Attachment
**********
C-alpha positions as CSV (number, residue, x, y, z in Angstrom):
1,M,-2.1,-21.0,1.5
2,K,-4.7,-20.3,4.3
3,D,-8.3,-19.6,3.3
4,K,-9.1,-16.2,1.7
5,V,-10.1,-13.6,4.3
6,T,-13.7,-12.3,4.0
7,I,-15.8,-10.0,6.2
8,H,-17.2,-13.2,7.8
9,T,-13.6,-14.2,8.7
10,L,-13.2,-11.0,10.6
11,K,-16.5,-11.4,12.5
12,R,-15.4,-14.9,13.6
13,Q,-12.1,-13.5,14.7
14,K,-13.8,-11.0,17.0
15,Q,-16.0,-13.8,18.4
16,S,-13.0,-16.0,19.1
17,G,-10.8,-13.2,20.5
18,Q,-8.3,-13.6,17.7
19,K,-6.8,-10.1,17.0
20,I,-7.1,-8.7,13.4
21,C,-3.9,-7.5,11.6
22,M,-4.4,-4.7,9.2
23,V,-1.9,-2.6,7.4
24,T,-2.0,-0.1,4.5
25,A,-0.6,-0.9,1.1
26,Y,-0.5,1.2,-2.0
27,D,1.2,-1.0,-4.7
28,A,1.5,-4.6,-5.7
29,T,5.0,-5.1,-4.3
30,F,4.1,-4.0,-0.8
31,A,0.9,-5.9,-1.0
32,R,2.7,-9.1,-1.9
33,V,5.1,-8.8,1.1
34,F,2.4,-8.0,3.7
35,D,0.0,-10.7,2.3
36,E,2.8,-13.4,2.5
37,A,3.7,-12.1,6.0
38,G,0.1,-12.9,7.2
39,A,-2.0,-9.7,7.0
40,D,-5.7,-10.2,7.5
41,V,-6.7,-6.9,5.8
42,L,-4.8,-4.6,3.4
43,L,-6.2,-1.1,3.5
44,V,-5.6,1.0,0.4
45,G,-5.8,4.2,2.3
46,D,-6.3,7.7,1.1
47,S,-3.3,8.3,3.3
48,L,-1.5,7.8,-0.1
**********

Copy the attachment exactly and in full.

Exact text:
C-alpha positions as CSV (number, residue, x, y, z in Angstrom):
1,M,-2.1,-21.0,1.5
2,K,-4.7,-20.3,4.3
3,D,-8.3,-19.6,3.3
4,K,-9.1,-16.2,1.7
5,V,-10.1,-13.6,4.3
6,T,-13.7,-12.3,4.0
7,I,-15.8,-10.0,6.2
8,H,-17.2,-13.2,7.8
9,T,-13.6,-14.2,8.7
10,L,-13.2,-11.0,10.6
11,K,-16.5,-11.4,12.5
12,R,-15.4,-14.9,13.6
13,Q,-12.1,-13.5,14.7
14,K,-13.8,-11.0,17.0
15,Q,-16.0,-13.8,18.4
16,S,-13.0,-16.0,19.1
17,G,-10.8,-13.2,20.5
18,Q,-8.3,-13.6,17.7
19,K,-6.8,-10.1,17.0
20,I,-7.1,-8.7,13.4
21,C,-3.9,-7.5,11.6
22,M,-4.4,-4.7,9.2
23,V,-1.9,-2.6,7.4
24,T,-2.0,-0.1,4.5
25,A,-0.6,-0.9,1.1
26,Y,-0.5,1.2,-2.0
27,D,1.2,-1.0,-4.7
28,A,1.5,-4.6,-5.7
29,T,5.0,-5.1,-4.3
30,F,4.1,-4.0,-0.8
31,A,0.9,-5.9,-1.0
32,R,2.7,-9.1,-1.9
33,V,5.1,-8.8,1.1
34,F,2.4,-8.0,3.7
35,D,0.0,-10.7,2.3
36,E,2.8,-13.4,2.5
37,A,3.7,-12.1,6.0
38,G,0.1,-12.9,7.2
39,A,-2.0,-9.7,7.0
40,D,-5.7,-10.2,7.5
41,V,-6.7,-6.9,5.8
42,L,-4.8,-4.6,3.4
43,L,-6.2,-1.1,3.5
44,V,-5.6,1.0,0.4
45,G,-5.8,4.2,2.3
46,D,-6.3,7.7,1.1
47,S,-3.3,8.3,3.3
48,L,-1.5,7.8,-0.1